African violets are at their growing best when raised in temperatures between 18-20ºC and 22-24ºC. That is the temperature that prevails in most houses. Hence the African violet's nickname: Queen of the indoor plants. Such temperatures promote a quick flowering cycle and better absorption of available nutrients. It's important, however, to minimize temperature variations (between day and night) to avoid the formation of dew that stains the foliage when it dries.

At temperatures over 24ºC, plants tend to deteriorate. Flowers become smaller, stems weaken and leaves vary in size from one to the other.

Below 18ºC, growth slows down noticeably. If, for whatever reason, temperature must be lowered, you should reduce the frequency of watering.


African violets can be watered from the bottom or from the top. What's important is not to wet the leaves. Two important rules must also be observed. First, give the plant the quantity of water it requires, that is however much the soil can absorb, no more, no less. The second rule is to avoid watering until the soil is lightly dry. To know whether the time is right for watering, weigh the plant in your hand or check the colour of the soil.


Liquid and water-soluble fertilizers are best suited to African violets. They are assimilated rapidly and act faster than other fertilizers. A natural fertilizer such as fish emulsion is an excellent choice for an eco-responsible gardener. For optimal performance with soluble fertilizers, alternate between fertilizers 15-30-15 and 20-20-20, making sure you follow the manufacturer's instructions.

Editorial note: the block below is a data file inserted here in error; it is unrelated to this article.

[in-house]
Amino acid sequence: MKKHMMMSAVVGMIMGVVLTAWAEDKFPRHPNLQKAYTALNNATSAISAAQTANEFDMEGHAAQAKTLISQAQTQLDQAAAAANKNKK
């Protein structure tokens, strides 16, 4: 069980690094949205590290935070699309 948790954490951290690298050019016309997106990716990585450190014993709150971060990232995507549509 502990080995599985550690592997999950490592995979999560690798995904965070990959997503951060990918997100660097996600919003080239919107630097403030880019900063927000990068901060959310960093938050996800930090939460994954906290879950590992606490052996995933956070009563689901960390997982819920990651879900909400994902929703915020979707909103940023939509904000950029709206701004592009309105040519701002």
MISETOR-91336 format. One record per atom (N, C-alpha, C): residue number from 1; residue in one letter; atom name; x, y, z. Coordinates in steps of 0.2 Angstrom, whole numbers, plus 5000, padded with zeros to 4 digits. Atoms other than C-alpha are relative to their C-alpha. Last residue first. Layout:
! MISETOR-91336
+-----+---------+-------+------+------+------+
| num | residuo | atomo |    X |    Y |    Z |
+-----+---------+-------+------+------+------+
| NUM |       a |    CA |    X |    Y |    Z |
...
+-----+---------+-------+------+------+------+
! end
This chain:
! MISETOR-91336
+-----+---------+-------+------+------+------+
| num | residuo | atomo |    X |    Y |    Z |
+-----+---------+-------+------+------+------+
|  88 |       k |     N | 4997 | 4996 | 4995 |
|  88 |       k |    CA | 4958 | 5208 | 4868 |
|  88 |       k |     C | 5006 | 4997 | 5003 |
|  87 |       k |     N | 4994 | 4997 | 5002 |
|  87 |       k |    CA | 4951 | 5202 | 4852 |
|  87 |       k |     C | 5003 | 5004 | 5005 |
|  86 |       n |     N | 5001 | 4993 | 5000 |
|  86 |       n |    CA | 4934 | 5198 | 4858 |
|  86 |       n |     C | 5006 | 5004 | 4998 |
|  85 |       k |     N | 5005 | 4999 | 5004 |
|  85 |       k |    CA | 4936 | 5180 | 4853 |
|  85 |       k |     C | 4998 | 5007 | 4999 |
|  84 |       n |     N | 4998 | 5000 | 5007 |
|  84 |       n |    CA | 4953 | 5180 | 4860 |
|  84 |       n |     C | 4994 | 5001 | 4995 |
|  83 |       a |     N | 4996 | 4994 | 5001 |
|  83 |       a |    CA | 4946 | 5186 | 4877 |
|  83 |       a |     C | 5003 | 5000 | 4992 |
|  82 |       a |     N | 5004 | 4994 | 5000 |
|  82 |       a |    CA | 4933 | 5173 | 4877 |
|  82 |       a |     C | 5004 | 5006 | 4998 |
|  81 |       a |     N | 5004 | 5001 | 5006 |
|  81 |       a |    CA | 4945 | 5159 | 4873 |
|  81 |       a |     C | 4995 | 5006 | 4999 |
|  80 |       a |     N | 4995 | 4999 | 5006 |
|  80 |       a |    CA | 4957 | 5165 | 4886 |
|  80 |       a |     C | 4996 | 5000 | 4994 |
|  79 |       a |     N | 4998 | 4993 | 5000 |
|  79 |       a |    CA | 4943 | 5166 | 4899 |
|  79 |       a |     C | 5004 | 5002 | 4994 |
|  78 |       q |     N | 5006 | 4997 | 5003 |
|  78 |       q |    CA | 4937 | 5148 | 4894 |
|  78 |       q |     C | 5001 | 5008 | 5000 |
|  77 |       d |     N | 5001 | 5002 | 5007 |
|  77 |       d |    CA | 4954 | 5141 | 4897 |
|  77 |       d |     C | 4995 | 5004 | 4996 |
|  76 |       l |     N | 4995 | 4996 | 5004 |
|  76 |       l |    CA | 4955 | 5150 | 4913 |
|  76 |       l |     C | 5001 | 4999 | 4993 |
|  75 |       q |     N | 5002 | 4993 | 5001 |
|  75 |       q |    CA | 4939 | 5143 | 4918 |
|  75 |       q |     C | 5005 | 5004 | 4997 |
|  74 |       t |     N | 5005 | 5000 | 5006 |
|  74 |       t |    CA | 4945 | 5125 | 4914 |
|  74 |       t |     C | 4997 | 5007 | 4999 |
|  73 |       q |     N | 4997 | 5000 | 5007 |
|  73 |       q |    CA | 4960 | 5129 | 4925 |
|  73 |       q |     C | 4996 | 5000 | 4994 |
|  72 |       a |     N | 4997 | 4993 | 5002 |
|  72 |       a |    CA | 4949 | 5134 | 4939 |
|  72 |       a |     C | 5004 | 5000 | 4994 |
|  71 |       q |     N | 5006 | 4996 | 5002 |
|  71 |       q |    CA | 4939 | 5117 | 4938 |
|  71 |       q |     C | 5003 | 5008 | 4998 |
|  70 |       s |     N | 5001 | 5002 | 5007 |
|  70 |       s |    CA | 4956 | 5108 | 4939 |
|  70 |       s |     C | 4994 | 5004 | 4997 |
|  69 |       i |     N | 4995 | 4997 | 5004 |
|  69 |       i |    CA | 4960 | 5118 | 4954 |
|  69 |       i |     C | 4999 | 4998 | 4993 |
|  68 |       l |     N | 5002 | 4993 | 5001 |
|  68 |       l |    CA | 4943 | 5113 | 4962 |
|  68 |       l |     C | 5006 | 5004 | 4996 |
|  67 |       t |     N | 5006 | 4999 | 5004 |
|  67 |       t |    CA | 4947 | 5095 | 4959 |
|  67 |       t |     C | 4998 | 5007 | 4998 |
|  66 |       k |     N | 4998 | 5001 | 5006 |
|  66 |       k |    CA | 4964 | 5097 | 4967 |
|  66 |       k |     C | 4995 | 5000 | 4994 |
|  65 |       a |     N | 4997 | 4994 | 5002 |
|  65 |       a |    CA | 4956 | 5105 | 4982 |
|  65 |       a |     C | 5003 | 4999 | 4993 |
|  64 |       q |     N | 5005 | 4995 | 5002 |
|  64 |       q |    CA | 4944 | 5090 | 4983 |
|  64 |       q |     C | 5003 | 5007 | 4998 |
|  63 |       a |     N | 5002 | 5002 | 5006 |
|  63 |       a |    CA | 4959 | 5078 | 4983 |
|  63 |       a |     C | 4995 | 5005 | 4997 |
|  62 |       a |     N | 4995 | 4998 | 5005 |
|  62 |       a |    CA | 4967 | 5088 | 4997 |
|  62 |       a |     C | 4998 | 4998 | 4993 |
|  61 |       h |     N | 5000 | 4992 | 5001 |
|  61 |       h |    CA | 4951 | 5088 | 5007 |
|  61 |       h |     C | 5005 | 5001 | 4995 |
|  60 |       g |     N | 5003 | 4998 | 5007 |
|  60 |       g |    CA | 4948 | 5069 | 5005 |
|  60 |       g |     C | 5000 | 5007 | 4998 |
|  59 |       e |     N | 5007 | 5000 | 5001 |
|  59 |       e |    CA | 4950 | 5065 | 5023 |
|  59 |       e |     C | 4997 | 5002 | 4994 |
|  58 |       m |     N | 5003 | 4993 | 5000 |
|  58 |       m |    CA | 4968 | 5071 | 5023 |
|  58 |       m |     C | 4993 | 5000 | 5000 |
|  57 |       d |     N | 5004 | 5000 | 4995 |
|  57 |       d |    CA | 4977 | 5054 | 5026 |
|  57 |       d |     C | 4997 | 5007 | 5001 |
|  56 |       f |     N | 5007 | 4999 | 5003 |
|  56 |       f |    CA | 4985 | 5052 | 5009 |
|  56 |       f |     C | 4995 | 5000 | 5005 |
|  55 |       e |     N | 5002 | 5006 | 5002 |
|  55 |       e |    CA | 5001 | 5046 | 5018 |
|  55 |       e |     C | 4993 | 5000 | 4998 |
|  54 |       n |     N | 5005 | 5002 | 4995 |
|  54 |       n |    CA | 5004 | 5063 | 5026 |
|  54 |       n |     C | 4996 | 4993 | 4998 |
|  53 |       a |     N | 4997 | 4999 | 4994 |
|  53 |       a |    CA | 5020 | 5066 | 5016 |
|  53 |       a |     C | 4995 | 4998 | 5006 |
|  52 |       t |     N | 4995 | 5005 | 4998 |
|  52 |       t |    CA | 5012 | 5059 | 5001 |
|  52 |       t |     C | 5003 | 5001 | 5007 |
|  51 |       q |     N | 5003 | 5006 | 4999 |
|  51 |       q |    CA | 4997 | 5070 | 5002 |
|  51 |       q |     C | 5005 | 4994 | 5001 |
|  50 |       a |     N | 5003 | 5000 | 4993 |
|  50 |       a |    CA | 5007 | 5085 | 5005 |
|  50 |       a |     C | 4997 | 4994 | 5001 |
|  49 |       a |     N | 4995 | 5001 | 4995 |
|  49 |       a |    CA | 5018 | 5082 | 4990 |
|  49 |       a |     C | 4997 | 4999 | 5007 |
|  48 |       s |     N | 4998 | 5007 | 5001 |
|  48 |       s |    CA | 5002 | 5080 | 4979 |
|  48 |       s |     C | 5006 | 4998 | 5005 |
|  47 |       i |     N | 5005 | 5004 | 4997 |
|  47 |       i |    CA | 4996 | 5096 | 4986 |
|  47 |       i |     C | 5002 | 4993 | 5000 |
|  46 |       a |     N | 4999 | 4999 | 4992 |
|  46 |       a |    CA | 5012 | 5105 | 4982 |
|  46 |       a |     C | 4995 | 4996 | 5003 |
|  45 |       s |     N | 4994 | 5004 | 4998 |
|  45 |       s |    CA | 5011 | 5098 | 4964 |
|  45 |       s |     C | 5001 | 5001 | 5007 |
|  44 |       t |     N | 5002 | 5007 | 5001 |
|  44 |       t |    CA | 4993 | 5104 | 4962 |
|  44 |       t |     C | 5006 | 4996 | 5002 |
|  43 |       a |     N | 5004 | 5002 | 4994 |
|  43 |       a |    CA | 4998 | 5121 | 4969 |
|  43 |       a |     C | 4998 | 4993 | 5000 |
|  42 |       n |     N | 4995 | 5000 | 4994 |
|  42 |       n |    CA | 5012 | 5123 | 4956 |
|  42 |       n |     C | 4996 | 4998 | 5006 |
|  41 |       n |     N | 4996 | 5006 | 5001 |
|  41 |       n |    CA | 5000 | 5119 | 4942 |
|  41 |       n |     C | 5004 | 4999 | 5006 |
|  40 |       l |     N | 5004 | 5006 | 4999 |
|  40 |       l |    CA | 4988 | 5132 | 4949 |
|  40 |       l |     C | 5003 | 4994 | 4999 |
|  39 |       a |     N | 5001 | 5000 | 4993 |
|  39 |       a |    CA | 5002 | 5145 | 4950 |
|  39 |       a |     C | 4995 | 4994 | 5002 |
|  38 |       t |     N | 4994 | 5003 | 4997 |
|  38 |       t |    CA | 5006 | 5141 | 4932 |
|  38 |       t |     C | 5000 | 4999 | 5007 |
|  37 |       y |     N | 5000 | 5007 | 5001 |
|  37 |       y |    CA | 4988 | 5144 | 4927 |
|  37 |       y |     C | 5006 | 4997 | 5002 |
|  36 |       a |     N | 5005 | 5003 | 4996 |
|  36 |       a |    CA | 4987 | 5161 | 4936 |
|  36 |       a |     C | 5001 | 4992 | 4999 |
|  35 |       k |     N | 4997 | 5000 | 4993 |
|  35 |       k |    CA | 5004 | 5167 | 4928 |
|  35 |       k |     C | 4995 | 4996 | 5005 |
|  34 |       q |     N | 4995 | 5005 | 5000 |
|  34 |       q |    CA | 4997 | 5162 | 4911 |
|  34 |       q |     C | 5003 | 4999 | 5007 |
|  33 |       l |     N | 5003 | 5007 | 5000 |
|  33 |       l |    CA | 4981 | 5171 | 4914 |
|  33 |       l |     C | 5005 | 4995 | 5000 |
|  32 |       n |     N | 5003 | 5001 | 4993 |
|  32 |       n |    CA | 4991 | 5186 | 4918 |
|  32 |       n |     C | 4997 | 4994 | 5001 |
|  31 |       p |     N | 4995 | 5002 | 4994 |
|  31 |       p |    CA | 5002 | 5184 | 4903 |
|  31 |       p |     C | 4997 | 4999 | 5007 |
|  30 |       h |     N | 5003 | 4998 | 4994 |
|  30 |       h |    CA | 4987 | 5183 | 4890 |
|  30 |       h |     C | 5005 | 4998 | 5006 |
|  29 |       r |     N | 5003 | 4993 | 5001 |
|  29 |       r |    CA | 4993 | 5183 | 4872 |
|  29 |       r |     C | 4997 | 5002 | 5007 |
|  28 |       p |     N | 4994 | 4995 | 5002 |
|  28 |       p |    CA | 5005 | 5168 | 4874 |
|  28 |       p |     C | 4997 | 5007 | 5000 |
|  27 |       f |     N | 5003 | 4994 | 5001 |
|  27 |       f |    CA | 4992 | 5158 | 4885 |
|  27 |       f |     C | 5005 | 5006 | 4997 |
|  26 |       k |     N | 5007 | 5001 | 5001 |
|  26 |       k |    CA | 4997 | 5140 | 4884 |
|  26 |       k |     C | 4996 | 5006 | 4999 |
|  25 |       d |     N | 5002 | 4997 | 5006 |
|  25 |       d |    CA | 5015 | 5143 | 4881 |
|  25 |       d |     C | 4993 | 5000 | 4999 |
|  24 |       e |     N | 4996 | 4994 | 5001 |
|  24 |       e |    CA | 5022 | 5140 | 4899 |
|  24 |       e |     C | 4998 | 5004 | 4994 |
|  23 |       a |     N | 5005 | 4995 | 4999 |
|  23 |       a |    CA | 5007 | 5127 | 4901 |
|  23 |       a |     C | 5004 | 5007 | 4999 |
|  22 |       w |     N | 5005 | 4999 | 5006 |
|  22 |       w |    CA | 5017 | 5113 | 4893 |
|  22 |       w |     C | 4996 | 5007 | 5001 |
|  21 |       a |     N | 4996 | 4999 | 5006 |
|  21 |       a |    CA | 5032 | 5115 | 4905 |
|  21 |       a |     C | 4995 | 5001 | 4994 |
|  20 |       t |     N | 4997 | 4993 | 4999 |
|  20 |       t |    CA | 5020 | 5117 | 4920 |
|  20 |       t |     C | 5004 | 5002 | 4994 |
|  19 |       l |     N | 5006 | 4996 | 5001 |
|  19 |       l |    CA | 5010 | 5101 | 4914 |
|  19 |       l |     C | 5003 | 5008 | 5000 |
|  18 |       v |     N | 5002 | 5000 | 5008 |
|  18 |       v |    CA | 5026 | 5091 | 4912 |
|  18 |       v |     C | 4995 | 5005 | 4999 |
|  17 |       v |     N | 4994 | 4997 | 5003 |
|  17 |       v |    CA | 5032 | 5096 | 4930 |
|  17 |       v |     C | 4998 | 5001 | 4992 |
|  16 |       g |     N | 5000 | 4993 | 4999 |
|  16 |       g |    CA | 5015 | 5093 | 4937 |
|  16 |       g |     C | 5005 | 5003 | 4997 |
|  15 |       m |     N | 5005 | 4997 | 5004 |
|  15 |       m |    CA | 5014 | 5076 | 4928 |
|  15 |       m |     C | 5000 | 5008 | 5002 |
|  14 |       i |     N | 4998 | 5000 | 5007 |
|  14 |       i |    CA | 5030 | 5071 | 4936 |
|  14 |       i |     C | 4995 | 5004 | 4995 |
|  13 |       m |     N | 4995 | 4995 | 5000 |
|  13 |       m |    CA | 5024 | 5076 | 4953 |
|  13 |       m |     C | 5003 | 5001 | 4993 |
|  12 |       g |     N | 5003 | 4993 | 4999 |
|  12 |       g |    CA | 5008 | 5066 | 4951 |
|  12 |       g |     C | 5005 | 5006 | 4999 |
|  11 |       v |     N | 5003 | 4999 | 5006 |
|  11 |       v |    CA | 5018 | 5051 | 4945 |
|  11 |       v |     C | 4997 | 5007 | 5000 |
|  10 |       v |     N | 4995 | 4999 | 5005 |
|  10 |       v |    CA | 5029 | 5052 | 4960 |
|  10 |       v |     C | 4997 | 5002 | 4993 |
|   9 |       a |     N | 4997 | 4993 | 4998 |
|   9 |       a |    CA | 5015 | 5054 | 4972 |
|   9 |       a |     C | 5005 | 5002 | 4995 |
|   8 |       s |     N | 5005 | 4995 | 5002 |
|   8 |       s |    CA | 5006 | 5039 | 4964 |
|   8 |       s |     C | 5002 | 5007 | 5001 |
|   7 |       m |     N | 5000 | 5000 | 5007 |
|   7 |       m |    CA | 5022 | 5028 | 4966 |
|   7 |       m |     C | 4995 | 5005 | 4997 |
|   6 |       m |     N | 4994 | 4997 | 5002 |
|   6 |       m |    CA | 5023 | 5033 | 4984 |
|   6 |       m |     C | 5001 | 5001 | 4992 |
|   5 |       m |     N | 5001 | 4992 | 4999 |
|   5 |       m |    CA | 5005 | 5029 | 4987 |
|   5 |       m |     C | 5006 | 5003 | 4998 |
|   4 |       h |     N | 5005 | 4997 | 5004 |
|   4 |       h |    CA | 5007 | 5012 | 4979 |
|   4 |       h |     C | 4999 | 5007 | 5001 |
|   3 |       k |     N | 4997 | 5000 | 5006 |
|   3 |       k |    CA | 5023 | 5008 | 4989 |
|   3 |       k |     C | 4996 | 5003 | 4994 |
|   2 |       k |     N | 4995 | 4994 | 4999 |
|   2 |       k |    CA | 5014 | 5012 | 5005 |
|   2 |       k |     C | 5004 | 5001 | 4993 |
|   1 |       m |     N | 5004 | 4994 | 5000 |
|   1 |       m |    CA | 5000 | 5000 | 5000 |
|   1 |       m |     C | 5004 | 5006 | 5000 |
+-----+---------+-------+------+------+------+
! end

Repotting is necessary to renew the supply of nutrients found in the soil. To find out if the time has arrived to repot, gently remove the violet from its pot. If the roots have spread, repot. If not, simply put the violet back into its pot.


Use African violet soil for repotting or make up your own soil, using the following recipe:

  • 7 parts Agro-Mix
  • 2 parts vermiculite
  • 1 part perlite
  • 1 part black soil

Good soil is light and porous, sterile, insect- and disease-free. It has the ability to absorb and retain water and fertilizer well.


Conventional plastic pots are those that best suit African violets. They're light, practical, economical and reusable. They prevent rapid evaporation of water. Integrate African violets to your décor using flowerpot covers that harmonize well with existing accessories and colours.


Here's a simple method for successful repotting.